Exercise-induced myocardial ischemia in a cold environment. Effect of antianginal medications.
The influence of cold on the threshold for myocardial ischemia and the efficacy of antianginal drugs in a cold environment were assessed in 24 patients with stable angina and exercise-induced ST depression. Treadmill exercise tests were done according to a randomized double-blind protocol 90 minutes after administration of placebo, 80 mg propranolol, or 120 mg diltiazem, each at both -8 degrees and 20 degrees C. Eight of the patients were classified by history as cold-sensitive before the study. For the entire group, none of the exercise end points differed significantly between cold and normal temperatures with placebo. However, cold-sensitive patients developed 1 mm ST depression 30% sooner (169 +/- 41 versus 244 +/- 38 seconds, p less than 0.01) at -8 degrees C compared with 20 degrees C. At the onset of ischemia, rate-pressure product was lower in the cold (19.8 +/- 1.0 versus 22.0 +/- 1.6 x 10(-3), p less than 0.05). Both propranolol and diltiazem prolonged time to onset of 1 mm ST depression at both temperatures. The magnitude of improvement at -8 degrees C was equal to that at 20 degrees C, and differences between the two drugs were not statistically significant. Only diltiazem prolonged total exercise duration. Thus, as assessed by exercise testing, cold does not worsen ischemic threshold in most stable angina patients. However, in a subgroup identifiable by history, ischemic threshold is lower in the cold. Propranolol and diltiazem are as effective for exercise-induced ischemia in a cold environment as at normal temperatures.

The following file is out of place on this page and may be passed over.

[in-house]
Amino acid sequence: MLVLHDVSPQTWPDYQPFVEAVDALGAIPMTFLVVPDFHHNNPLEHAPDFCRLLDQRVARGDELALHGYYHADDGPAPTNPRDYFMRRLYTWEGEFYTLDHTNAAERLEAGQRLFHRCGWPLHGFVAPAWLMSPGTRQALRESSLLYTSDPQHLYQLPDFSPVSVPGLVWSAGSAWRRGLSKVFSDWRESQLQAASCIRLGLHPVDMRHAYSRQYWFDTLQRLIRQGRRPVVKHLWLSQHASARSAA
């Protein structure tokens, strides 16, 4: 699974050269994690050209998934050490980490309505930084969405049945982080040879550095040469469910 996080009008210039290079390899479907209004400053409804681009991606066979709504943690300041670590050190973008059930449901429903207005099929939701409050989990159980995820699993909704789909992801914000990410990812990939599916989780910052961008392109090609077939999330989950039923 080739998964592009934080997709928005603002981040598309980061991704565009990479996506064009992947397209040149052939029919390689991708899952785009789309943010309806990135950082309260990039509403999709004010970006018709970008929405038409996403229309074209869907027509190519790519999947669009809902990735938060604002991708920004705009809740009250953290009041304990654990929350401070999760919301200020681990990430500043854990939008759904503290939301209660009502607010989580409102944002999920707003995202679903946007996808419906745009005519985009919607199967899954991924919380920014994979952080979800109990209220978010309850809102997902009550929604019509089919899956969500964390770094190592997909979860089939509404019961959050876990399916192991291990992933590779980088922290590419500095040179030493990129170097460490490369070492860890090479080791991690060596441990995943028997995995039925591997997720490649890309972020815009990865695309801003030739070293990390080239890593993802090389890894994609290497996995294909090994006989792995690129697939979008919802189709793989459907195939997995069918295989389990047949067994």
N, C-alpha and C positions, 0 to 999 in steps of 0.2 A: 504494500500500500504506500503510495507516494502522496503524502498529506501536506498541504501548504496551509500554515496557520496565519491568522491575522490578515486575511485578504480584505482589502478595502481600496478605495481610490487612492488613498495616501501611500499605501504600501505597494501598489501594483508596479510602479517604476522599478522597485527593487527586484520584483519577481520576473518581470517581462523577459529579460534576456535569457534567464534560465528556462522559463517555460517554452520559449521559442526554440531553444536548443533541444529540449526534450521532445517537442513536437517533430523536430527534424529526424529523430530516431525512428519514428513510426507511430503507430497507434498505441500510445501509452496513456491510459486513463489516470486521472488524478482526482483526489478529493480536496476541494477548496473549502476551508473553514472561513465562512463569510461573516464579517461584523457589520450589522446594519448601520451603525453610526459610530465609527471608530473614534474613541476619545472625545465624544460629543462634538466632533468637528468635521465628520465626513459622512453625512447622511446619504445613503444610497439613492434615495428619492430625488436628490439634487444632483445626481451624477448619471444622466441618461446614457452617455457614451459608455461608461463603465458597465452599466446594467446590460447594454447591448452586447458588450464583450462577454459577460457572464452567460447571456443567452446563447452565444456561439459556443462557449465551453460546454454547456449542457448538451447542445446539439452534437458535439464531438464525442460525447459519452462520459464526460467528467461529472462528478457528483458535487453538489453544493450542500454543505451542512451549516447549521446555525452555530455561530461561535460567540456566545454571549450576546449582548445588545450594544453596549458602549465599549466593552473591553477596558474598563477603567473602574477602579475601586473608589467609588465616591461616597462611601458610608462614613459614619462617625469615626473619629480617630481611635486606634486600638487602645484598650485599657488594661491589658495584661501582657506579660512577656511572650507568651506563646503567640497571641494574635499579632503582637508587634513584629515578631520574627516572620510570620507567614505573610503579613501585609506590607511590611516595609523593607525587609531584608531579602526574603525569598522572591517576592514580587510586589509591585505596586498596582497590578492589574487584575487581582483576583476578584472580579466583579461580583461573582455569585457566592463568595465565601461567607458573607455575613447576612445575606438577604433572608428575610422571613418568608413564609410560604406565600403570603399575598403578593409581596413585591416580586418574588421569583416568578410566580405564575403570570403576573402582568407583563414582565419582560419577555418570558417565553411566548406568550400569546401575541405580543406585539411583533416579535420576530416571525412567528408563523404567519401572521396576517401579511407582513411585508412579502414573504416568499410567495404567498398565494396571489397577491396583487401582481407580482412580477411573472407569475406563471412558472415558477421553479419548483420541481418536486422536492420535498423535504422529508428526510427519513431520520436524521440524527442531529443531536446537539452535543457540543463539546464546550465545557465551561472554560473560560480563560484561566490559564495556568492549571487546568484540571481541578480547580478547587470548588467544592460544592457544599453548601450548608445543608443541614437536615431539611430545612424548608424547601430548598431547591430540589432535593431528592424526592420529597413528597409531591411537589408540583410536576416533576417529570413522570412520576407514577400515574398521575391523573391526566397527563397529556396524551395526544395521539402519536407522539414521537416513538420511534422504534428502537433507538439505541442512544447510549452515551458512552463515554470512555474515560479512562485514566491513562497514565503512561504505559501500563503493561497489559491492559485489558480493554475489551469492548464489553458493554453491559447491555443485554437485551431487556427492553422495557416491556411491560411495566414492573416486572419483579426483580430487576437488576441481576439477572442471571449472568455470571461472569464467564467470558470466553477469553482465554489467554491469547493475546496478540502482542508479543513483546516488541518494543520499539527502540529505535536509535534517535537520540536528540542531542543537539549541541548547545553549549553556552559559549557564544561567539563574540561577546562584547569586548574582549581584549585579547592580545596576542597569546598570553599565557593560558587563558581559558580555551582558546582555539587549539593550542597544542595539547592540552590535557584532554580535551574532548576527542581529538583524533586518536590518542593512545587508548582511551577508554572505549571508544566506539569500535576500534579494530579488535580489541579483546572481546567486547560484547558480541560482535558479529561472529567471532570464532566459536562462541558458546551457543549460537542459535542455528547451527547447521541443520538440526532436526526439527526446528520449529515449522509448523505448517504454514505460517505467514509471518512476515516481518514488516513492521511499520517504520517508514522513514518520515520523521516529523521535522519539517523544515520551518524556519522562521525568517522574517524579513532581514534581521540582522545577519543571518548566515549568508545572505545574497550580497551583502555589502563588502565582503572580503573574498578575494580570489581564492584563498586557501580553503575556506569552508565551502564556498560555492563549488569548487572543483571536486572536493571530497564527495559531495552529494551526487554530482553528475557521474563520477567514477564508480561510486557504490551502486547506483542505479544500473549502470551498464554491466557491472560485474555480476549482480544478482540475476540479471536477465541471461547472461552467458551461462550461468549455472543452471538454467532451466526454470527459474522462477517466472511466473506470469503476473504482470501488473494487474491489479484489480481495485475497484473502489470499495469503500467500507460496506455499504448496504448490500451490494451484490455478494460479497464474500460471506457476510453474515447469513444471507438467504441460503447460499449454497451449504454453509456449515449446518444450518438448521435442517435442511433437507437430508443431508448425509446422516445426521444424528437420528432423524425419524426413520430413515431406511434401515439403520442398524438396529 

- Copyright © 1989 by American Heart Association